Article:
Work continues on the 1937 Barbour work boat. We are completing the caulking of the seams on the planking and putting paint on the boat. This week we lowered the boat a bit and began work on replacing the original deck with a new Plywood and Dynel deck, which will make the boat much stiffer. The first step is to remove the old deck and reinforce the deck beam structure. Once that is complete, we will be cutting out and applying a half-inch marine grade fir plywood and then covering that with Dynel, a material treated just like Fiberglass but when complete will appear to be a canvas covered deck. This material should only be applied over plywood, which is stable enough and won't move or swell. Once the deck is on we will be moving on to construction of the deck house. Meanwhile, we have arranged with a new volunteer to...

If you haven't yet, make sure to check out our new raffle boat in the lobby of the museum. This year our Friends group is offering a sailboat called a Moth. This 11-foot racer promises to be a real rocket. The Classic Moth is a developmental class that was started right here in N.C. in the 1920s by a sea captain and a boat builder in Washington, N.C. In this class there are just a few parameters which make it a Moth: The boat must be 11-feet long and have a beam of 5 feet. It can't weigh less then 75 pounds and must carry 72 square feet of sail. Other then that a Moth can look any way the designed/builder chooses. This boat meets all these requirements and was designed by our volunteers and staff at the Watercraft Center. She's really hot, and worth checking out — and buying a...

Like any nonprofit, we could not accomplish nearly all that we do without the help of a team of dedicated volunteers. All those awesome boat building projects? Completed with the help of our skilled volunteers. Our ability to showcase a working watercraft center? Impossible without the volunteers here working on projects. Even the plaques we gave out today to recognize the Volunteers of the Year from the Watercraft Center, Maritime Museum, our Friends group, the Junior Sailing Program and Bonehenge Whale Center? Built by a volunteer — a volunteer who, coincidentally, was our top volunteer of the year. William Shrader was named the Watercraft Center Volunteer of the Year. He was recognized by center Manager Grant Caraway for not just helping out but helping out on the less glamorous parts of boat building and restorations: painting and scraping and sharpening tools. Congratulations, Will! A second volunteer was recognized with an award specific to...

We are in mid winter-mode in the Watercraft Center and working on several interesting projects. One is the restoration of our old 28-foot Barbour Work Boat, circa 1937. We are Several months into the restoration of the boat, which is new to our collection. We started work in October. Right off the bat it was evident that the stem and several planks on the forward starboard side below the waterline needed replacement. It looked as though the boat had been damaged in that area at some point and the repair was less then adequate. So our first plan of attack was to replace the stem and several planks on both sides forward below the water line. We also refastened the whole boat as best we could. And we removed the cabin house, which was obviously not original (or correct).  [gallery columns="2" ids="2690,2686,2689,2691"] Currently, we have completed that work and are in the process of...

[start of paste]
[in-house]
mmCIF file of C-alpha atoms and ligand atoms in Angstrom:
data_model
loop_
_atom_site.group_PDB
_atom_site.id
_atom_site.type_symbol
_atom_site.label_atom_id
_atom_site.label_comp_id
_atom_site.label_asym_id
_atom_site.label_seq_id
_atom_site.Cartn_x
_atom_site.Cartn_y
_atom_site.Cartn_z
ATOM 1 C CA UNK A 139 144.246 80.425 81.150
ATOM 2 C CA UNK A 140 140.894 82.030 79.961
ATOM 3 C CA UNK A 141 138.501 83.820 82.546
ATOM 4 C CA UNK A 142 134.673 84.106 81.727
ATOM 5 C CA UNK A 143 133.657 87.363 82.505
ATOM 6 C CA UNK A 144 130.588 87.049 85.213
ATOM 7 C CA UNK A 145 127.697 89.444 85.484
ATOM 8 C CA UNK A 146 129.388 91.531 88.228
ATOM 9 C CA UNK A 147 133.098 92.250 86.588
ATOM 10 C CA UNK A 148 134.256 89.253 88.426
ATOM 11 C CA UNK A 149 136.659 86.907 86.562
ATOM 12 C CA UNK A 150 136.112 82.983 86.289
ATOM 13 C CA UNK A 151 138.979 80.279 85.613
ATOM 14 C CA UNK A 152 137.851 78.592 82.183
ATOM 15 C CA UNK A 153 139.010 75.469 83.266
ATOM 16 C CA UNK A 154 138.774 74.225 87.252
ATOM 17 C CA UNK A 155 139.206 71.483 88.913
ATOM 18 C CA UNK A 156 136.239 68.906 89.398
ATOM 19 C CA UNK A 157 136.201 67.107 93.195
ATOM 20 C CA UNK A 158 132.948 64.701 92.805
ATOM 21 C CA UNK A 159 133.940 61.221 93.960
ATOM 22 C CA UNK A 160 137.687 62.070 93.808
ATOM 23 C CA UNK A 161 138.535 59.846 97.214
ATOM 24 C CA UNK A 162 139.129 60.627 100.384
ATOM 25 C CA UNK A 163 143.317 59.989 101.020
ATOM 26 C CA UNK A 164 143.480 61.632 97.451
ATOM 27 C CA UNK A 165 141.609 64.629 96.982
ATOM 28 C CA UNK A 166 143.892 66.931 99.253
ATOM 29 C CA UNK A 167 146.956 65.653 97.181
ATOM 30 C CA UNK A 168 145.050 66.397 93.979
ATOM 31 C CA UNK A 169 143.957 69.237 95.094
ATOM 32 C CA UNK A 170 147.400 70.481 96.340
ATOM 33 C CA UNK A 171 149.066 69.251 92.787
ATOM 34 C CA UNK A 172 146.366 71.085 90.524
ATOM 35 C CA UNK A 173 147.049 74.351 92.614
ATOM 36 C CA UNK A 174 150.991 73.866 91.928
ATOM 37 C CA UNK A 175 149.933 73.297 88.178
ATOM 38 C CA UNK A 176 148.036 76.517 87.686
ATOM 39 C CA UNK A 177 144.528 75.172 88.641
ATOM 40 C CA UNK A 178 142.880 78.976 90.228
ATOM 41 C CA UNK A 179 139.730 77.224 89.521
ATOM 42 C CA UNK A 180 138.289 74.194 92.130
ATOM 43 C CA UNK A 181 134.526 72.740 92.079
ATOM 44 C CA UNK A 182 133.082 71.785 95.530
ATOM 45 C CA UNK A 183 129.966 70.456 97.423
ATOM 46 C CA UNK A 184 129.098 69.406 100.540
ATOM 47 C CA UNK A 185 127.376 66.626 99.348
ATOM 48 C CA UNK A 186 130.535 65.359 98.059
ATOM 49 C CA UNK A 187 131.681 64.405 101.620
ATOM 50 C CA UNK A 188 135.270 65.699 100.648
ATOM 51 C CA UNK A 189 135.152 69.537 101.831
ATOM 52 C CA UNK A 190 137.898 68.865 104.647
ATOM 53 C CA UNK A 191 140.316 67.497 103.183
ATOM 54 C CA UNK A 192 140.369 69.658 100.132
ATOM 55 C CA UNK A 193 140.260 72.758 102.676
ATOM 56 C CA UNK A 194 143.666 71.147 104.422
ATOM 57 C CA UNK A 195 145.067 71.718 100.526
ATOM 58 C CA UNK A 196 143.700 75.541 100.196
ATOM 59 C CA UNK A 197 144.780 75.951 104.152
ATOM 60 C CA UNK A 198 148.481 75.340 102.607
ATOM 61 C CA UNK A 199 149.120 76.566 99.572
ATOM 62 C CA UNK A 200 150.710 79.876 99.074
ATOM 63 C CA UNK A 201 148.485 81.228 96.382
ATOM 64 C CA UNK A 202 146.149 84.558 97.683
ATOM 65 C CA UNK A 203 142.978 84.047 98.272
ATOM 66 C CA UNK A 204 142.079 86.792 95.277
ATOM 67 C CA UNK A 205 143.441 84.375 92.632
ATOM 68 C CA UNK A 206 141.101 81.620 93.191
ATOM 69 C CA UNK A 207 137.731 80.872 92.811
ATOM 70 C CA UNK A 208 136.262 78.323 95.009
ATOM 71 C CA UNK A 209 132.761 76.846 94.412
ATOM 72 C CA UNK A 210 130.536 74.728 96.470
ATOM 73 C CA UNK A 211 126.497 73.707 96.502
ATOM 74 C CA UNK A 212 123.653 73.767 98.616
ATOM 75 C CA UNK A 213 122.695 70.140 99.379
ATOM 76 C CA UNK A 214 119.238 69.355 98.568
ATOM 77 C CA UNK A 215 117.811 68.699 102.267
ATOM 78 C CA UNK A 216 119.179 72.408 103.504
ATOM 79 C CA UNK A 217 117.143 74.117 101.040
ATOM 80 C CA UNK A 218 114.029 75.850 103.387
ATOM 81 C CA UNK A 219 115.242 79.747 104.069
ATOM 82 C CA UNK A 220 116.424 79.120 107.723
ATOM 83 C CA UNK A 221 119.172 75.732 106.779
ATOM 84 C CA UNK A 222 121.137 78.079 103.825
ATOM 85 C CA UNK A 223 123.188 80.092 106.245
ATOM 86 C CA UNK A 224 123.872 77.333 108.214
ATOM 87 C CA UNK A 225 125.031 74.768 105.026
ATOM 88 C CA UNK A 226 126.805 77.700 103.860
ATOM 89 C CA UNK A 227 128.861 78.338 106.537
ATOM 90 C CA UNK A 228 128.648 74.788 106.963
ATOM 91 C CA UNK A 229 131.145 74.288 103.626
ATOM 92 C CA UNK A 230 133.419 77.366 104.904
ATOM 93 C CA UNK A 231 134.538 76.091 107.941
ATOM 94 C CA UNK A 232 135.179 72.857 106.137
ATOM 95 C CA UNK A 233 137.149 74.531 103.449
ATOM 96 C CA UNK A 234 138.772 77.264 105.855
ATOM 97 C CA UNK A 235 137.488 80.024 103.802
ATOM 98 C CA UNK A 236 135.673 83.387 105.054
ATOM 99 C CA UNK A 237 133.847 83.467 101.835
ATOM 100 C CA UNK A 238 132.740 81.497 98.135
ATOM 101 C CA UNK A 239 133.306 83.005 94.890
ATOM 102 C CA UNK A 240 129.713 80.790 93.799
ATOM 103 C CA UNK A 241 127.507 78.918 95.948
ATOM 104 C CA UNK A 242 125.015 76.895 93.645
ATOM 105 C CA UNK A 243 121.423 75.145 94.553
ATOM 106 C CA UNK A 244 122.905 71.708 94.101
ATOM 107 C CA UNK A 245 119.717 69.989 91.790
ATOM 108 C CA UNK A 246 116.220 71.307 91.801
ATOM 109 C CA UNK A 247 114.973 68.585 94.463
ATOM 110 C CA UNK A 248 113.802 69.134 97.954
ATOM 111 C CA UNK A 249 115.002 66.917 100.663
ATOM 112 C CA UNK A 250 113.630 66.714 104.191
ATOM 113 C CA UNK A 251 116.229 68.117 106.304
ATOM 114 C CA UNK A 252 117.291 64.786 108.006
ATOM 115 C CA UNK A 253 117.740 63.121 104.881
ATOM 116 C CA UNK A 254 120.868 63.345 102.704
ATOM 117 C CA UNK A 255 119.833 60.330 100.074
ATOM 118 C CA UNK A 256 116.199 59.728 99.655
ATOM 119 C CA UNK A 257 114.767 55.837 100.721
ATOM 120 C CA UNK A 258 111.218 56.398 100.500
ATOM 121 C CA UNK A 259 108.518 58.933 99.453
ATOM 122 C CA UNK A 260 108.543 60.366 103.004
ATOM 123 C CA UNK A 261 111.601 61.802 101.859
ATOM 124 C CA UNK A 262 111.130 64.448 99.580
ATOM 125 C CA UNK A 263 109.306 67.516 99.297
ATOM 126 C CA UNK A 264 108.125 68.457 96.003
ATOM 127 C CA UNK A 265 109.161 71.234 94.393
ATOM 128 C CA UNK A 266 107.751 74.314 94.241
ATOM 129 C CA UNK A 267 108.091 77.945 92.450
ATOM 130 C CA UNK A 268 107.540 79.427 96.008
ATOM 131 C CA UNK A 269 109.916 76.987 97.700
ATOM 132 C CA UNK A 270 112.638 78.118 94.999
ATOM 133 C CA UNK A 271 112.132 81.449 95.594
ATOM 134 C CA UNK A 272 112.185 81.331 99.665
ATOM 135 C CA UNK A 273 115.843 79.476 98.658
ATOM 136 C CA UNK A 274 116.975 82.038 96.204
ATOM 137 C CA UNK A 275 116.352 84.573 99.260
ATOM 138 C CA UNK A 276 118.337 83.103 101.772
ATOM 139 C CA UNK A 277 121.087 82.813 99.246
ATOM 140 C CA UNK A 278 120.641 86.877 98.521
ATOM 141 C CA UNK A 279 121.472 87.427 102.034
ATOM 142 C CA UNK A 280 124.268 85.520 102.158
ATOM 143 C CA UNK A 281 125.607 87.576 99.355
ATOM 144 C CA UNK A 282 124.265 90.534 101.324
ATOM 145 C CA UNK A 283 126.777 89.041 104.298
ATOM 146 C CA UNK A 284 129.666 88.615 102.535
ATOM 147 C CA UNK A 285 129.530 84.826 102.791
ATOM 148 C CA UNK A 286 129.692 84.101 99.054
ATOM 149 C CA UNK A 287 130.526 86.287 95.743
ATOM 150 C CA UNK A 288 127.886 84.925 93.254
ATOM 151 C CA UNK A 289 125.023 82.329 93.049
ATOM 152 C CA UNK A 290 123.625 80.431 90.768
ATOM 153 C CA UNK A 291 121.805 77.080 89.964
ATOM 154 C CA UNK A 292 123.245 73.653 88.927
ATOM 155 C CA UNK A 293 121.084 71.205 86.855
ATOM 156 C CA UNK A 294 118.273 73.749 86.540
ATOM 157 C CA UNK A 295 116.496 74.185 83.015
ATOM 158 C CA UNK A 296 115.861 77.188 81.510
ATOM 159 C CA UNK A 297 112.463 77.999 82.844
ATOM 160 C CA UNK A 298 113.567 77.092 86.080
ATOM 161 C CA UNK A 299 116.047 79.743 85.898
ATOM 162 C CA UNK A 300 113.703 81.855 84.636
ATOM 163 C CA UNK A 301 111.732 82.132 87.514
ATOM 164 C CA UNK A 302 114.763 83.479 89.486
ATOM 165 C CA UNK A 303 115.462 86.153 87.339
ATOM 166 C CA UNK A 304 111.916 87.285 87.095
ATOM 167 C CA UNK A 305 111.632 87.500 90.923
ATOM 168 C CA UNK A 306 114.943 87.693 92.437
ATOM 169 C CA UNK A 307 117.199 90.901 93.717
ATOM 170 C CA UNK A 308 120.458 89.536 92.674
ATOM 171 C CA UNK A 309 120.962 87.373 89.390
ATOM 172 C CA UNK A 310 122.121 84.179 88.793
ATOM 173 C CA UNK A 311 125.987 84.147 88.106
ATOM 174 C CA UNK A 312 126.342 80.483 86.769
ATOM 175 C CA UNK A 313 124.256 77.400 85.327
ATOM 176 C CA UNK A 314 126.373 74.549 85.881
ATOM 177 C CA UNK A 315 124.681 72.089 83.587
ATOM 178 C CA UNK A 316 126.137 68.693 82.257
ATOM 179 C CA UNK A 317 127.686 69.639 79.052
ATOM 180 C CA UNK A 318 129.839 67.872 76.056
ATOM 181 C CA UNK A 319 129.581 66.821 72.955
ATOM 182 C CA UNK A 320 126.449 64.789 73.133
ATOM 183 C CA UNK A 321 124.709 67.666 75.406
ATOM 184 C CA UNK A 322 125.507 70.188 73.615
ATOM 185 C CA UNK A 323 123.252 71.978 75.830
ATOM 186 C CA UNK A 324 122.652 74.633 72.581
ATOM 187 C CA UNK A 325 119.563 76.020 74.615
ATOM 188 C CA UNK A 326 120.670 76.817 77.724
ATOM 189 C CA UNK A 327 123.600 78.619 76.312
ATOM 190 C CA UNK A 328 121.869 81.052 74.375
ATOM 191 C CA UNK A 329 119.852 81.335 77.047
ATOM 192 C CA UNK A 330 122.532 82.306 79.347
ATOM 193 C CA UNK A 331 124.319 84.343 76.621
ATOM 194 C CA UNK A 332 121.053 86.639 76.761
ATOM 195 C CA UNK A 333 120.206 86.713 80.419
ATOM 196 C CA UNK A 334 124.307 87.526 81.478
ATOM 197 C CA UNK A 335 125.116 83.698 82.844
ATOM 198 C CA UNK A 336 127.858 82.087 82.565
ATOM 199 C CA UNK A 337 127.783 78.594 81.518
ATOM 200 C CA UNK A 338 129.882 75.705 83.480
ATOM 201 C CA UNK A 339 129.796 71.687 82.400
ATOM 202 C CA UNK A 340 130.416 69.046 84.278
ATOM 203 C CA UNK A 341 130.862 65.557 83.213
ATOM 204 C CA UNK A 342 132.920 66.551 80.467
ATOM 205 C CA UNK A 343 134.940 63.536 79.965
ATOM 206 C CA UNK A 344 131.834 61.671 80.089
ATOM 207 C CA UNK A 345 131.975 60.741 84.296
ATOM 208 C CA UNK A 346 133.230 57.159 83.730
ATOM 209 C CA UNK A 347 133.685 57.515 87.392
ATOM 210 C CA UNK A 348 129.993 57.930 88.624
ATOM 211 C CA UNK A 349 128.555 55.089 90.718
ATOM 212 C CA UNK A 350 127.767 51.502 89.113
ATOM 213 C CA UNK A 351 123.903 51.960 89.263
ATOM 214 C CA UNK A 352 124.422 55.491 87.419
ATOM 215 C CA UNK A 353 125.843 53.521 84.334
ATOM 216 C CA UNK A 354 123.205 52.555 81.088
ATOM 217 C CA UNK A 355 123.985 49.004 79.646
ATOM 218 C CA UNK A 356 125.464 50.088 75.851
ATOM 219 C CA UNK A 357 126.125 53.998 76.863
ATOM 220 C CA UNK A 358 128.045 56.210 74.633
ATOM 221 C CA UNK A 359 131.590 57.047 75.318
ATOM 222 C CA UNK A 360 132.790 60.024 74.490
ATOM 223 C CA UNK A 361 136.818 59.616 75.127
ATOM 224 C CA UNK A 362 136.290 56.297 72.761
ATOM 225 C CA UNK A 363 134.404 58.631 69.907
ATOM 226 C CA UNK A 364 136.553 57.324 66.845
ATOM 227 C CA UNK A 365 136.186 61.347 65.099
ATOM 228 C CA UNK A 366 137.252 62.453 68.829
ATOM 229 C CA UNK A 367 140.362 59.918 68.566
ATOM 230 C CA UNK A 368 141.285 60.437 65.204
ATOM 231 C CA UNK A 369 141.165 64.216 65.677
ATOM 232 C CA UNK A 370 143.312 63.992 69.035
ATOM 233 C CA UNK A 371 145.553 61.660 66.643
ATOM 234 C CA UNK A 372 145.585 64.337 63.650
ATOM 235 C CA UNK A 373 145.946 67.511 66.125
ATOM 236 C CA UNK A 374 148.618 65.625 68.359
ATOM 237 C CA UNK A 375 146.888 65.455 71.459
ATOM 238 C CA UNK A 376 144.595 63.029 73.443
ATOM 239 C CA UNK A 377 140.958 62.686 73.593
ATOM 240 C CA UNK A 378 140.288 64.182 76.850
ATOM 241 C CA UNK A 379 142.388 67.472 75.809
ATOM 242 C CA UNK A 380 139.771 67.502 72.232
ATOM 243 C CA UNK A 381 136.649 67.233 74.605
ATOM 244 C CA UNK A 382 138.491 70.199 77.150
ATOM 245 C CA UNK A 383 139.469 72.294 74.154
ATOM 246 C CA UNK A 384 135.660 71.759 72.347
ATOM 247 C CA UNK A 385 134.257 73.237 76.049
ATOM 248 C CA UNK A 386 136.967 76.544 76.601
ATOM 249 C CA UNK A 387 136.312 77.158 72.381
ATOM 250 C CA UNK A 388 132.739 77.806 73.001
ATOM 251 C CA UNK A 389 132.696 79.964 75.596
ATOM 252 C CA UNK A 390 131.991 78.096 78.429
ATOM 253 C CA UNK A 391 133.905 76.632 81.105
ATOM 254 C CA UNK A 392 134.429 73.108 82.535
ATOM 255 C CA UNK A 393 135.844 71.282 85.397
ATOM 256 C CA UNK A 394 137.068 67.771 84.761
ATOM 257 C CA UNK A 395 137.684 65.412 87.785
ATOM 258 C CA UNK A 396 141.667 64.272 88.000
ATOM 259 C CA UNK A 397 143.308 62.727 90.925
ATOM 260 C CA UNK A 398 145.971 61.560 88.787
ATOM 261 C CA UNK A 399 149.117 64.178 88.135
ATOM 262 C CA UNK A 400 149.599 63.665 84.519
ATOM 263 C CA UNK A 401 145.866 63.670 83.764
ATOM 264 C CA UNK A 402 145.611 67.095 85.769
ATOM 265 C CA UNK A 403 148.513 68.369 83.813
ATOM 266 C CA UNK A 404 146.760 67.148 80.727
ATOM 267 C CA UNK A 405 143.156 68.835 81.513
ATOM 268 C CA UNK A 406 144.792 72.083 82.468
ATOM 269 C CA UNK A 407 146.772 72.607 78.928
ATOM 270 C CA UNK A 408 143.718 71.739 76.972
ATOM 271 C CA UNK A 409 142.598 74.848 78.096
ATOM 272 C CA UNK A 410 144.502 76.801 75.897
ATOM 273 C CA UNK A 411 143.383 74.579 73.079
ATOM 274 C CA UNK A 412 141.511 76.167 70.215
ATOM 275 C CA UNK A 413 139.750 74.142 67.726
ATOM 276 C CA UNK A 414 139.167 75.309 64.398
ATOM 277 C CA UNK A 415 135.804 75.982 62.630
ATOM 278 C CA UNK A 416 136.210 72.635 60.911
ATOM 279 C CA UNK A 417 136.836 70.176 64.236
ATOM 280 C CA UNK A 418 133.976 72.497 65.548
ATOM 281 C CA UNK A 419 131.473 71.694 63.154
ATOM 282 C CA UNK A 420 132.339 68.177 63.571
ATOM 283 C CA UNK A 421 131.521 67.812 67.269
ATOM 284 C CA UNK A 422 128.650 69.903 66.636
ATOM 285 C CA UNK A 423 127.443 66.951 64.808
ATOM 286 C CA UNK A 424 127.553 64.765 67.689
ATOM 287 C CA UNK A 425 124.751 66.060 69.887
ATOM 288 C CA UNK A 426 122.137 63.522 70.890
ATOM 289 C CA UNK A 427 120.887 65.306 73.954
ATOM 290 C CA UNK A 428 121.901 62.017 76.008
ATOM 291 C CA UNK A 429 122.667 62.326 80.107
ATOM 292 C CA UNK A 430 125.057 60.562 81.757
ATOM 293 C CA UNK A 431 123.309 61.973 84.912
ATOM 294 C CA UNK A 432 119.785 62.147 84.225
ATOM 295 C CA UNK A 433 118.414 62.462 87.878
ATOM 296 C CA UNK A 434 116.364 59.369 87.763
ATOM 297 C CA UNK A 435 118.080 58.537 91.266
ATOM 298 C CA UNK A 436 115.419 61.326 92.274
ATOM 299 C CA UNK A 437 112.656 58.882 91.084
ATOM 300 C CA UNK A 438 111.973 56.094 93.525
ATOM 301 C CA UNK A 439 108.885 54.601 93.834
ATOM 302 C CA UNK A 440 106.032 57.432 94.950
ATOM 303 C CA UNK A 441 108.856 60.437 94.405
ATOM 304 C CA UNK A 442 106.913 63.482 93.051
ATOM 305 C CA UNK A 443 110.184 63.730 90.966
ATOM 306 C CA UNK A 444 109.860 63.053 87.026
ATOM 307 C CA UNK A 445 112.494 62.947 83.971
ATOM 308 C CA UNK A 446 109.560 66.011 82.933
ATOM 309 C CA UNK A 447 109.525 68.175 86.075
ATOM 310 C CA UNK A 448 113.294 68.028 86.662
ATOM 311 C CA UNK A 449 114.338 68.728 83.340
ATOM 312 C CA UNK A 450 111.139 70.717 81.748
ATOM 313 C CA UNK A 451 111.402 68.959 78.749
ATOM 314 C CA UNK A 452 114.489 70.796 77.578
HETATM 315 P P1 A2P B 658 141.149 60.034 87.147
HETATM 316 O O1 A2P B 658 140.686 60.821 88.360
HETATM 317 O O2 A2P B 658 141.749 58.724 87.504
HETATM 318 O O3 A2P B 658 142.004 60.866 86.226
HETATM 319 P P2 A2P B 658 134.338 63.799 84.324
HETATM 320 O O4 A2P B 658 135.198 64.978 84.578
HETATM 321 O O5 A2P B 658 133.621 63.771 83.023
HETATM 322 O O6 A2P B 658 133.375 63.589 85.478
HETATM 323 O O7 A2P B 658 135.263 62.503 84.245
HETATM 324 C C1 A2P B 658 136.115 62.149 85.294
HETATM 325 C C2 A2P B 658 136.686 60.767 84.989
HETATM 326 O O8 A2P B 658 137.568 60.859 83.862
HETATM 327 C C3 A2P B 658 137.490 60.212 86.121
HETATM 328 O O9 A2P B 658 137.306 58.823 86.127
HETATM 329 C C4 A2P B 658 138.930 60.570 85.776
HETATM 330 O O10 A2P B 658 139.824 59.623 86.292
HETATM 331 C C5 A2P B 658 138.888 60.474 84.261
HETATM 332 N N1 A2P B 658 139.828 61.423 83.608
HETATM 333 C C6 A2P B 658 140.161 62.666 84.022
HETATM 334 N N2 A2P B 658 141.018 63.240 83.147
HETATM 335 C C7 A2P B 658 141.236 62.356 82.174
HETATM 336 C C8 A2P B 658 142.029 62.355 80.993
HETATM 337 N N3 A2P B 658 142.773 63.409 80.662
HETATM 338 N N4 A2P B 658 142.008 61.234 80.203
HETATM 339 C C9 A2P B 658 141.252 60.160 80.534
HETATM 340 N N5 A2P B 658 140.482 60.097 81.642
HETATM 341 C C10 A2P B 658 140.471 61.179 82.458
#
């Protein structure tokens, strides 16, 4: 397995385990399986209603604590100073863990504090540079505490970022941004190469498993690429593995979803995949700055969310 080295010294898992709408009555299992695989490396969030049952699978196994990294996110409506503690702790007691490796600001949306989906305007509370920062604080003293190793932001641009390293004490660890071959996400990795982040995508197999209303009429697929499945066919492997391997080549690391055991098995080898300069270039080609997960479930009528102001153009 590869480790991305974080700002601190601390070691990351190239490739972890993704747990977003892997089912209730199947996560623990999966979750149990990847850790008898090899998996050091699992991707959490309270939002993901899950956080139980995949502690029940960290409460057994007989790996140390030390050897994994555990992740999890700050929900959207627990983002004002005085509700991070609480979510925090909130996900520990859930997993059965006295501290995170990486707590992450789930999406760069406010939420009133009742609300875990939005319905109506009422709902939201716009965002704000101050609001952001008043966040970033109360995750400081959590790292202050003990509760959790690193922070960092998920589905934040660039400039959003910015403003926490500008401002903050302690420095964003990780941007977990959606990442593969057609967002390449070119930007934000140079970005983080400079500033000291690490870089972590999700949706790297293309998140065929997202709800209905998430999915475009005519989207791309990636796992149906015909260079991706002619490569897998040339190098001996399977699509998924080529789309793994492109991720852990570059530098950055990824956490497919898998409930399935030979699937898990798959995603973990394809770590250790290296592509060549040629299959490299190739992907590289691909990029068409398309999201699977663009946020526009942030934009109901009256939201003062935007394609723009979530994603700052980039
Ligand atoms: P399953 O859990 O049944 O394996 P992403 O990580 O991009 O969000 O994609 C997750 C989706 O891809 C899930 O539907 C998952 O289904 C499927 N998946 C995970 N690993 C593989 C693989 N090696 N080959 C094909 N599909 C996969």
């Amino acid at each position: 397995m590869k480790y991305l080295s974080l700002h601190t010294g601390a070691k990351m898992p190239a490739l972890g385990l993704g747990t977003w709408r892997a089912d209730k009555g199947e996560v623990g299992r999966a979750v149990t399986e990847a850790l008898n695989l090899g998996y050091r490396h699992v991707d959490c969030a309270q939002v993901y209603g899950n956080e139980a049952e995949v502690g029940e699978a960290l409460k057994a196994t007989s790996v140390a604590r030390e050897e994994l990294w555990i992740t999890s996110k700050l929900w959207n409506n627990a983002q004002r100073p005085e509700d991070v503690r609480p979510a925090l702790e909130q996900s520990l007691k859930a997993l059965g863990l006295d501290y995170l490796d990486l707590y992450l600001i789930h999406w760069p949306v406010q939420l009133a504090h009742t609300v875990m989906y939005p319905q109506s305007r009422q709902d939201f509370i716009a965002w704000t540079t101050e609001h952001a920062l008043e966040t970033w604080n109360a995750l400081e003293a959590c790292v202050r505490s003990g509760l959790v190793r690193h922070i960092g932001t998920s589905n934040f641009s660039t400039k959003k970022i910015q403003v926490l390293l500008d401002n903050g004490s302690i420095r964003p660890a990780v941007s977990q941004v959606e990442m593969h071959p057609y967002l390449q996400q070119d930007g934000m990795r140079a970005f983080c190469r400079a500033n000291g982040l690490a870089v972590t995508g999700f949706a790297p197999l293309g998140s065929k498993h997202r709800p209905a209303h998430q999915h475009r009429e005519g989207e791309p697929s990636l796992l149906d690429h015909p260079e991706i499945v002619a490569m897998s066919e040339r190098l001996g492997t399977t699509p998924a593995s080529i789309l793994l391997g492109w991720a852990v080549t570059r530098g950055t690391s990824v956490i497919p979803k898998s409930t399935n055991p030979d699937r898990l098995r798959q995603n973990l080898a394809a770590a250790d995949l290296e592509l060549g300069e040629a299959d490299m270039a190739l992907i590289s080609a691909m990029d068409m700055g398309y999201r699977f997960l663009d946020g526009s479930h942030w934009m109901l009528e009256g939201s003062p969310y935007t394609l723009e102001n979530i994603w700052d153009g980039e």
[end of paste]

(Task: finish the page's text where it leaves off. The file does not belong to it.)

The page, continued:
Grant Caraway, manager of the Harvey W, Smith Watercraft Center attended the 31st annual Antique and Classic boat festival on June 15-17 2018. The show was hosted by the Chesapeake chapter of the Antique and Classic Boat Society. The show takes place on the beautiful campus of the Chesapeake Bay Maritime Museum in St. Michaels. This is a top-rated antique boat show that has over 60 exhibitors and nearly 100 boats including several in-water boats, drawing participants from 9 different states. The weekend consisted of seminars and educational outreach promoting classic boat history and industry. Grant entered a 1952 Barbour racer which is part of the collection here at the North Carolina Maritime Museum in Beaufort. The boat was built by the owner of Barbour Boats in New Bern NC for his grandson to race in the ACBS circuit of the 1950s. The racer was powered by a Mercury Super 20hp...

Would you spend $5 to win a 1907 tender replica from the yacht “Black Wing”? Lots of people did during the last year as they visited the North Carolina Maritime Museum in Beaufort. As with most raffles, there can only be one winner. This year, Lyn Knoke from Minnesota won the boat valued at $8,500. In addition to the 12’5” boat, the winner also received a 2014 Tohatsu 6 hp 4-Stroke motor. The replica boat was built at the Harvey W. Smith Watercraft Center, across the street from the North Carolina Maritime Museum, by the volunteers and staff of the Museum. Museum staff member and boat builder Tim White selected the design for the 2016 boat. “It’s the first time we had built a motor boat for the raffle,” he said. “We wanted to do something different since the staff and volunteers historically build sailboats,” stated Mr. White. The original boat was designed...